Former tennis pro Jim Thomas will join Ohio House GOP in 2023

COLUMBUS, Ohio — Before the election, Jim Thomas first got involved with politics while playing tennis.

There he played against John Breaux, who later became a US Senator from Louisiana. Or when Eliot Spitzer, who later became governor of New York, watched him at a tennis tournament in the Bronx. Or the time when former President George HW Bush invited Thomas and Andre Agassi to lunch after a tournament in Houston in 2003.

“It was pretty cool that Andre was there,” Thomas said in an interview. “Pretty cool that the President was there too.”

At the time, Thomas was the third-ranked doubles player in the US and 29th in the world, competing in classics like Wimbledon and the US, French and Australian Opens. He is now an attorney and will soon serve as a Republican member of the Ohio House of Representatives. Some comparatively little fundraising and about $137,000 in personal funds carried him to a 7-point victory over incumbent Assemblyman Thomas West for the seat of cantonal territory for the newly chartered district.

After completing an undergraduate program at Stanford University on a full scholarship and then pursuing a tennis career, the Plain Township native returned to Ohio to enroll in law school at Case Western Reserve University.

Thomas said he went to law school with public service in mind. He won Jackson Township’s trustee election in 2019 but wanted to solve bigger issues — he denied describing the job as a “stepping stone.” As a state legislator, he said he has a lot to learn but has no set policies in mind to advocate for.

“I don’t have anything specific I want to get through,” he said. “But in general I think economic development is very important.”

Jim Thomas and George Bush

Jim Thomas, left, seen with President George HW Bush and First Lady Barbara Bush in 2003. Courtesy Jim Thomas.

In a 45-minute interview, Thomas generally aligned himself with the Ohio Republican Party, although he would shed light on the details of some high-profile legislation. For example, he said he supported Ohio’s new permitless-carry law — which allows those who can lawfully own a gun to carry it covertly without training or a background check — although he said he knows the details of the law not legislation.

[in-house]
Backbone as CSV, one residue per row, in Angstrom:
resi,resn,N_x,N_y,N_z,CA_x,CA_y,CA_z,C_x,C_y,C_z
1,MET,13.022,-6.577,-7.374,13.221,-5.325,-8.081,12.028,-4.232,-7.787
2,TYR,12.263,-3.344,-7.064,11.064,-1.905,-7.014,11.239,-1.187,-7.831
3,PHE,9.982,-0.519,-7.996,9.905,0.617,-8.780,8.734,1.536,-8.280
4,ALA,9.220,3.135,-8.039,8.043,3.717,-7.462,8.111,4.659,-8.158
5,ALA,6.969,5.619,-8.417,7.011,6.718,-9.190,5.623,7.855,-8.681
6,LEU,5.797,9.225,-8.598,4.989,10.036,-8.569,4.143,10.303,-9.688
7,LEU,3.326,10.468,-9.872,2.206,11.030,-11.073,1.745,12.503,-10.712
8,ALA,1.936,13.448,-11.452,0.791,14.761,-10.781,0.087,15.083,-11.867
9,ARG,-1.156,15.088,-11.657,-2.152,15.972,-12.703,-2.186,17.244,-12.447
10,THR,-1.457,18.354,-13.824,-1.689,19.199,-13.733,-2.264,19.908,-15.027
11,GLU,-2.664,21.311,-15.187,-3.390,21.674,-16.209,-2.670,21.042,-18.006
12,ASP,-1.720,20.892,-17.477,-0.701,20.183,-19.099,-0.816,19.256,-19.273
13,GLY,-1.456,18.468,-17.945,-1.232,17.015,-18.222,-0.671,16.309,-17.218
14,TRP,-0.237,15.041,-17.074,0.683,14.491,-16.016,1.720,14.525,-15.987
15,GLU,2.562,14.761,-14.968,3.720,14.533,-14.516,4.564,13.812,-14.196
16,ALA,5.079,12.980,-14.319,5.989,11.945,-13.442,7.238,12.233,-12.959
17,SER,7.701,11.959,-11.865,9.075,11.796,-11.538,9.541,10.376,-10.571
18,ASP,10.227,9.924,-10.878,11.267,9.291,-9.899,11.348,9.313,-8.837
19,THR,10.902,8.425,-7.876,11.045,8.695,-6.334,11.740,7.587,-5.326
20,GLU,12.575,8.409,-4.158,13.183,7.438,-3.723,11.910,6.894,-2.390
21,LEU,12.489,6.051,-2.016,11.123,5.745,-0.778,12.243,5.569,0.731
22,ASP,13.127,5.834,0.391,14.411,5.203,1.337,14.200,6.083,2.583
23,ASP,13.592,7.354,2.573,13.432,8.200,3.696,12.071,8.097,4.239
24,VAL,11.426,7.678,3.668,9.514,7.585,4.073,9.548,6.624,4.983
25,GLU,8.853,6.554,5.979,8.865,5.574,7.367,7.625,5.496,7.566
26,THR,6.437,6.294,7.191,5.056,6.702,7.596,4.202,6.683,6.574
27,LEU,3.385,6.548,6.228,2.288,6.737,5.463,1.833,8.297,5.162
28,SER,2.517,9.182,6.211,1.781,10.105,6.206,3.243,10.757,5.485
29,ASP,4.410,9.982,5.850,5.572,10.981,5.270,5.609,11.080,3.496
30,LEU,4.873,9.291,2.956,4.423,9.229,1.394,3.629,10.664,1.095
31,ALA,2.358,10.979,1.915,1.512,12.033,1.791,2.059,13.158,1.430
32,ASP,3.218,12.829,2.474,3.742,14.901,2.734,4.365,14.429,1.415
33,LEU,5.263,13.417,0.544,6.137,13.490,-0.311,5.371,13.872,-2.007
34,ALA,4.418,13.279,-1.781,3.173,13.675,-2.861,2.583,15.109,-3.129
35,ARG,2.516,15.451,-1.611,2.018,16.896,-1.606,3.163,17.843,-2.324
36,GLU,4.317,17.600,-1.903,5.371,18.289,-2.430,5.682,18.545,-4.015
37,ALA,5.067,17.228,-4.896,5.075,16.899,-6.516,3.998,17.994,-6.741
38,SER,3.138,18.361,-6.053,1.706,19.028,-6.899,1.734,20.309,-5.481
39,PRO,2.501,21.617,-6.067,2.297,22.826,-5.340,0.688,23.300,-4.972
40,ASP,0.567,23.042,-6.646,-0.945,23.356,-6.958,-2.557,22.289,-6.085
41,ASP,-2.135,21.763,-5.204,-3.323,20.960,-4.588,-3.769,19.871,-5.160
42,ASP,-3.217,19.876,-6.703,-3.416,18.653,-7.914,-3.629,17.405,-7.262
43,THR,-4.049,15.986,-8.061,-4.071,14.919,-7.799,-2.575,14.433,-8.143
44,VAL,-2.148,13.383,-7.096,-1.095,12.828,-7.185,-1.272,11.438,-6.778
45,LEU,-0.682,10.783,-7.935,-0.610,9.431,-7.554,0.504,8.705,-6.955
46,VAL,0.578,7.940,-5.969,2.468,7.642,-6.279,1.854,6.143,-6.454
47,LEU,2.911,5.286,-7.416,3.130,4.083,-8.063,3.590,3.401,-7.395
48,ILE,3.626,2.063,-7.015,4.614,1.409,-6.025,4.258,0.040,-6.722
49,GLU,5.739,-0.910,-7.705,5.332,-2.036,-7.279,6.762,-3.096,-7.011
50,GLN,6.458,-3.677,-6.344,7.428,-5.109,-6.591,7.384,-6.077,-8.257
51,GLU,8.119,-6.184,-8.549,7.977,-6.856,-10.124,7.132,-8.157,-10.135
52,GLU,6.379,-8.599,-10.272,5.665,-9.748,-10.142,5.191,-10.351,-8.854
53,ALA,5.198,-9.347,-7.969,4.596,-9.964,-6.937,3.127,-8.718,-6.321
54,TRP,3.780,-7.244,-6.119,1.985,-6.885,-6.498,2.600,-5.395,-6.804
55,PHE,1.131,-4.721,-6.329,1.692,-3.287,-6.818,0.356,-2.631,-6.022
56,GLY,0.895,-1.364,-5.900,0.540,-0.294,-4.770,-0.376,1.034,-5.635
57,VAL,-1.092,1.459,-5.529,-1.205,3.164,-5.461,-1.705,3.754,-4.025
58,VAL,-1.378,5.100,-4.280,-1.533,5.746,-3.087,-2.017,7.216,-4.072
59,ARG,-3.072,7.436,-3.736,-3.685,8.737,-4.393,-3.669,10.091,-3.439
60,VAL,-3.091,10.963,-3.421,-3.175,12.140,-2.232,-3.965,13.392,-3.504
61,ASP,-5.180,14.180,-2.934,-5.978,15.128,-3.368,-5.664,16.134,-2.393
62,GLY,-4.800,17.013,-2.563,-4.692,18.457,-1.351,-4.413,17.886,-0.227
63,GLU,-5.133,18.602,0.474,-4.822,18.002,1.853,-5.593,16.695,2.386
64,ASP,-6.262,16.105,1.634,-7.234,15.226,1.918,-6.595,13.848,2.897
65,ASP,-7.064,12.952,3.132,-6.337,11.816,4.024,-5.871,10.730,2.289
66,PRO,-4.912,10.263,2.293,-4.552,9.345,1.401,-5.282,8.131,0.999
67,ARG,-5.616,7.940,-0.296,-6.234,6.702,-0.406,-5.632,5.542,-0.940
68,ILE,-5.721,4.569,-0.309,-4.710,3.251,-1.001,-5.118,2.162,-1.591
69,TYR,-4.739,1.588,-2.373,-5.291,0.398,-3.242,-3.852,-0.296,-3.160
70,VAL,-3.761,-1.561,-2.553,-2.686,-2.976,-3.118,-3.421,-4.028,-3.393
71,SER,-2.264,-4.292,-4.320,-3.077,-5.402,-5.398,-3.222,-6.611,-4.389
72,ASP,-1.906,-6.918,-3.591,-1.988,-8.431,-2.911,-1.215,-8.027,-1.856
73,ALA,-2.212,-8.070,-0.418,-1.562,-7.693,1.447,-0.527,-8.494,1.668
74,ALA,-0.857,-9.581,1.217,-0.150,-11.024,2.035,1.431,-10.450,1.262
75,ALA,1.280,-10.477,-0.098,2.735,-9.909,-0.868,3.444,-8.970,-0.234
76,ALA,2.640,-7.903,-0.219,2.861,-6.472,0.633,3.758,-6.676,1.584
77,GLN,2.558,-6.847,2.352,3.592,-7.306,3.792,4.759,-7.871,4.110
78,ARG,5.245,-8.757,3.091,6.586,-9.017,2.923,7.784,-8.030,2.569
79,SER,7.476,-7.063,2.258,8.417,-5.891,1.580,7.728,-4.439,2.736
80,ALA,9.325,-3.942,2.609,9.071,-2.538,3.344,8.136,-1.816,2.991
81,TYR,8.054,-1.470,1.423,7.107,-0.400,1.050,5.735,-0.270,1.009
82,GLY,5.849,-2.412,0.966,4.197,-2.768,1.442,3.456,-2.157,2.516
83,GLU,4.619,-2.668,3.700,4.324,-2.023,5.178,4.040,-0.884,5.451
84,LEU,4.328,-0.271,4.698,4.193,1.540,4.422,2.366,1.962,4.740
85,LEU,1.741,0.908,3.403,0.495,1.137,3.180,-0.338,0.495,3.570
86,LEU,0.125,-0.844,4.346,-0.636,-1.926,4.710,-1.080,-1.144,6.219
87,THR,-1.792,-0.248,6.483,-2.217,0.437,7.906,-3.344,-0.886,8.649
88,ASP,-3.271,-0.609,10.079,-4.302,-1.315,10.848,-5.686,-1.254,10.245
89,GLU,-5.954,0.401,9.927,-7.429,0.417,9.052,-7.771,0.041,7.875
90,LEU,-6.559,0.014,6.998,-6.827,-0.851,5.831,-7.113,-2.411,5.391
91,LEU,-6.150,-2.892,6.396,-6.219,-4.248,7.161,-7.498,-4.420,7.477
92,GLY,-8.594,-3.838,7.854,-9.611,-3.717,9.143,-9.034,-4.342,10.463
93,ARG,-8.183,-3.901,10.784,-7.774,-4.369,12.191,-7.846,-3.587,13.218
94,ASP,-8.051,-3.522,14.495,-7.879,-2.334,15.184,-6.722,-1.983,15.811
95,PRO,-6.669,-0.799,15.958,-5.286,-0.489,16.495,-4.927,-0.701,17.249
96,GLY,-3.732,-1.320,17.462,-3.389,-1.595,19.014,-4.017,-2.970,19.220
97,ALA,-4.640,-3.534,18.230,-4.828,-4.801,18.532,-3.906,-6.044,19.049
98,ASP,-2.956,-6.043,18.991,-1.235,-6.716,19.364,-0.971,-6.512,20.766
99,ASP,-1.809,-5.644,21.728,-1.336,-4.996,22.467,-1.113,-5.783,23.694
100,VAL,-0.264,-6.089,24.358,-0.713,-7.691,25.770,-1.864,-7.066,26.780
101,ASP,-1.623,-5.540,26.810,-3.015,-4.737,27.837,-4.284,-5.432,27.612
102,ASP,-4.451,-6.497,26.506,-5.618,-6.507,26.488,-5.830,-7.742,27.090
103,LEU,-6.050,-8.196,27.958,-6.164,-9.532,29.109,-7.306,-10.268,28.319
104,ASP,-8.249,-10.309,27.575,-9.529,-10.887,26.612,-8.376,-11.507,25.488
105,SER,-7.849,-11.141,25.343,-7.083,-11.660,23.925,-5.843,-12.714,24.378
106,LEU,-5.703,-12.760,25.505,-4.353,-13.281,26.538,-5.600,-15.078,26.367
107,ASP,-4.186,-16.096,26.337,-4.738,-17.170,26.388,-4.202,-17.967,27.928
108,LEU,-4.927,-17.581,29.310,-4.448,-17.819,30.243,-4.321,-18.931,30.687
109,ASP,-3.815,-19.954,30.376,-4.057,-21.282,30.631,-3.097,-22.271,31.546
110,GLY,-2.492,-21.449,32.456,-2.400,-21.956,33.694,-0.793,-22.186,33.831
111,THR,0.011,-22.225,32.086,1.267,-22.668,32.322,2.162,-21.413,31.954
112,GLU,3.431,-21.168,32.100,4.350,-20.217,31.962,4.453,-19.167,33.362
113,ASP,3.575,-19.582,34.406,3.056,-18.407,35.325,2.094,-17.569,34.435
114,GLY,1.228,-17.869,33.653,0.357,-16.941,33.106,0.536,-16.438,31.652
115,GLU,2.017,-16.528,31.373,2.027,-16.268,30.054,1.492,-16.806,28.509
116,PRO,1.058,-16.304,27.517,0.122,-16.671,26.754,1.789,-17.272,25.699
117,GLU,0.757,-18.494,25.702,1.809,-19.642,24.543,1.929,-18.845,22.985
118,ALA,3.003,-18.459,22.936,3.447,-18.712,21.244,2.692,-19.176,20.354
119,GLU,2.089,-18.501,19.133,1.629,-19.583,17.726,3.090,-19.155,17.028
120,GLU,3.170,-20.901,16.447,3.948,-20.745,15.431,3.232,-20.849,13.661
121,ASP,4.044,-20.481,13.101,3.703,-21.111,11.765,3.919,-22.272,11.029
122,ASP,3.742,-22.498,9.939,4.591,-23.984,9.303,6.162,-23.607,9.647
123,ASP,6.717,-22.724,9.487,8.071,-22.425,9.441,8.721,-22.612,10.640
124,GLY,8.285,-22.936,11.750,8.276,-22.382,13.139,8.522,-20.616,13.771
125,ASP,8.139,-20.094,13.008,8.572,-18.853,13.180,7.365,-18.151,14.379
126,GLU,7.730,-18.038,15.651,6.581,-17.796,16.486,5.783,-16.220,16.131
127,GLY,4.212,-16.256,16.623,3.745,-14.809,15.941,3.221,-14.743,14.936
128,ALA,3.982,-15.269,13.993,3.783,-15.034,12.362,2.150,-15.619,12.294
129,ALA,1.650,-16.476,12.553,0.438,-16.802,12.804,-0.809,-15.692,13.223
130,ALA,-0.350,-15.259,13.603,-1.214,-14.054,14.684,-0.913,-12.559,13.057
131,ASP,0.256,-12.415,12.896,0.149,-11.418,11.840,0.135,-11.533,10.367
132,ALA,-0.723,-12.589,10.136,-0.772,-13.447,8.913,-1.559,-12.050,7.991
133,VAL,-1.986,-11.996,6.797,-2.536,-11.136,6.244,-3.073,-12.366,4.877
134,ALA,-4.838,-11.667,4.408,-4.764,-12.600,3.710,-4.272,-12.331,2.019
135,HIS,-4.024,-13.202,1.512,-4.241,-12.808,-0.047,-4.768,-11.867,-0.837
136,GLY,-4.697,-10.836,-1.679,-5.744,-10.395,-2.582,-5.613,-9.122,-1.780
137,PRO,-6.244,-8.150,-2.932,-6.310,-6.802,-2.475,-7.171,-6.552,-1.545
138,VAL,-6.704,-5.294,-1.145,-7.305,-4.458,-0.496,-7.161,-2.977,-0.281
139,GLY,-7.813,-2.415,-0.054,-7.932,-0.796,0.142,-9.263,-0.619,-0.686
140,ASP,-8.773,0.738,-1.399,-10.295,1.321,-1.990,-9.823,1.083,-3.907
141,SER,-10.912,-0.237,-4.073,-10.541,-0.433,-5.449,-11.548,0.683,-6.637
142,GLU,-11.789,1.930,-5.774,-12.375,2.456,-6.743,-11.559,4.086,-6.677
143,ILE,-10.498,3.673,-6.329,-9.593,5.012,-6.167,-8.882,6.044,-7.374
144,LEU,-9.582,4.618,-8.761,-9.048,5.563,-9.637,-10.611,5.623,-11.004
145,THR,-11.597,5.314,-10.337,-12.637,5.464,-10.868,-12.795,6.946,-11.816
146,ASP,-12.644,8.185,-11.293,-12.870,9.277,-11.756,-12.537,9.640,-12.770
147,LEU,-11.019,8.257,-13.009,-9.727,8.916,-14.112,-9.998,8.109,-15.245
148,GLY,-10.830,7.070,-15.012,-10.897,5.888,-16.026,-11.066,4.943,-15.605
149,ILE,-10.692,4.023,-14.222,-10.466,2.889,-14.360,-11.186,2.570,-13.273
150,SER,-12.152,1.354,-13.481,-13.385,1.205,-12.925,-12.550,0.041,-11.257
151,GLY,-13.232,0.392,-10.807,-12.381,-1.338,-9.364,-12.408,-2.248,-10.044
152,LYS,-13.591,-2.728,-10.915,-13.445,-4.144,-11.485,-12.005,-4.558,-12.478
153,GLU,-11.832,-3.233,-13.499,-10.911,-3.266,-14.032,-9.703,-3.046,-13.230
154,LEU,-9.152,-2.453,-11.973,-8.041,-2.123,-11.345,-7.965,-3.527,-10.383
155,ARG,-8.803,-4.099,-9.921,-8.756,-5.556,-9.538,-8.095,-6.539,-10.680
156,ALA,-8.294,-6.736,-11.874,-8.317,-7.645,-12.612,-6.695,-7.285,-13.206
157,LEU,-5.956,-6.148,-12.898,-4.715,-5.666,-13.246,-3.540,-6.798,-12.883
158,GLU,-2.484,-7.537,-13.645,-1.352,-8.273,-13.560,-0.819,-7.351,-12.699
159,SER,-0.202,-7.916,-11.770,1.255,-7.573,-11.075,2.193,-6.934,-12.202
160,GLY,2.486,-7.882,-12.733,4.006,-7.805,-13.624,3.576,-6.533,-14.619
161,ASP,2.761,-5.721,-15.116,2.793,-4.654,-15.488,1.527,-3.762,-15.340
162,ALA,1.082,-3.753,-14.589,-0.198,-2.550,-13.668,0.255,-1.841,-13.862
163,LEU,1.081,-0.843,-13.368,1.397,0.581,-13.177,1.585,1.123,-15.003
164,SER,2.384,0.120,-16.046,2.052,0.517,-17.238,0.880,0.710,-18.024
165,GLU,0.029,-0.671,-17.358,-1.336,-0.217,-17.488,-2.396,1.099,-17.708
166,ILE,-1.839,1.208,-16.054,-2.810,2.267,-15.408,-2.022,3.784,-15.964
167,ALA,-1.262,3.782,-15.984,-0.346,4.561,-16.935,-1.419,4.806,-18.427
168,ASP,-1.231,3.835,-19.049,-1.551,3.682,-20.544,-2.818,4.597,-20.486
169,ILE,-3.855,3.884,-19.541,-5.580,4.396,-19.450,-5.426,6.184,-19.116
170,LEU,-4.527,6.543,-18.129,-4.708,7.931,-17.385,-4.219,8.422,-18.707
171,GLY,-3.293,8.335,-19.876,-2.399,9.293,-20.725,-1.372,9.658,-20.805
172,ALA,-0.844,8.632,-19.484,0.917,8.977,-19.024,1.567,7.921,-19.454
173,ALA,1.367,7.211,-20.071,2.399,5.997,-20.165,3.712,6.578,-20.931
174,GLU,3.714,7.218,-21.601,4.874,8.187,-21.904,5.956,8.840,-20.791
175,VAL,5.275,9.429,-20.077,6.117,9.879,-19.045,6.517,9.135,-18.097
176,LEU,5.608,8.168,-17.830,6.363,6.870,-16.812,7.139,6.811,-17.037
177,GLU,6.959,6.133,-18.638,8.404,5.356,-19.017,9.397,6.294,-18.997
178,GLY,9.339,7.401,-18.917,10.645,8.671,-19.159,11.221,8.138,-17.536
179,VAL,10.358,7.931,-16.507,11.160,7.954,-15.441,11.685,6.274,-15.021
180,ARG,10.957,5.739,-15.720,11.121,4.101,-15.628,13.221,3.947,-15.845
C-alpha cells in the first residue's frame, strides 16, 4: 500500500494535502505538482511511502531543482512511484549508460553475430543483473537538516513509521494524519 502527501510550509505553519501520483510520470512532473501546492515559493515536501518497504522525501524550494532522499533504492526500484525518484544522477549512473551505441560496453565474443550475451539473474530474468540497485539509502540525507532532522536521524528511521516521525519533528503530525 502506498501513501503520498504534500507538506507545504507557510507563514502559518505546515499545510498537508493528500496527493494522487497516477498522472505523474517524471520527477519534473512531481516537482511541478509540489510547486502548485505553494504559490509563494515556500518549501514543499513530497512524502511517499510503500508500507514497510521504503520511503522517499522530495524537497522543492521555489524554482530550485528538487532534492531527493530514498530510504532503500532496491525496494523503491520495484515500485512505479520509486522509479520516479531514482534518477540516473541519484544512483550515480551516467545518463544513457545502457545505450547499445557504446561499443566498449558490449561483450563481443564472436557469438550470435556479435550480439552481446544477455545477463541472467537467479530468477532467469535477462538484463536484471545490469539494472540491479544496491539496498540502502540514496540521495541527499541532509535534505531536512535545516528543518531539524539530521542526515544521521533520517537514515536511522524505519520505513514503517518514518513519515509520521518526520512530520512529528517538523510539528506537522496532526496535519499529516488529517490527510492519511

“I don’t have a lot of knowledge about it to be honest, but right now I would just answer yes,” he said.

(After the interview, he offered a follow-up statement via email: “I would have supported this legislation because I have always defended and will always defend the Second Amendment and the right of law-abiding Ohioans to protect themselves.”)

He said he supports Ohio’s 2019 abortion law (which is pending pending a legal challenge), which bans the procedure after about six weeks, with no exceptions for rape or incest and narrow exceptions for medical emergencies. Recently, the law barred a 10-year-old rape victim from receiving an abortion in Ohio. Thomas said he needs to investigate whether the law was correctly interpreted by the hospital it cited when it denied the girl an abortion.

“I like to watch it, I don’t know anything about it,” he said. “The only other comment I would make is that a mistake happened there. If abortion does occur, I think that would generally be wrong a second time. So you don’t want to compound that with a second bug.

He said he supports income tax cuts as well as pending legislation that would bar transgender athletes from competing against those of their newly adopted gender.

When asked about a political figure he admires, Thomas initially only named John McEnroe – a tennis legend known for his skillful skills as well as his short-tempered temper.

“I think I like George W. Bush, maybe because I met his parents, maybe because 9/11 happened and he got into that situation,” Thomas said.

“As far as I know, he and Mrs. [former First Lady Michelle] Obama built a relationship, so I think that’s cool. The last thing I’m going to throw out there is [former U.S. Secretary of State] Condoleezza Rice, who in my time was Provost at Stanford. So obviously I don’t know her personally. I think I know her, but I don’t. So I’m going with him and her.”

Jake Zuckerman reports on state politics and politics. Read more of his work here.

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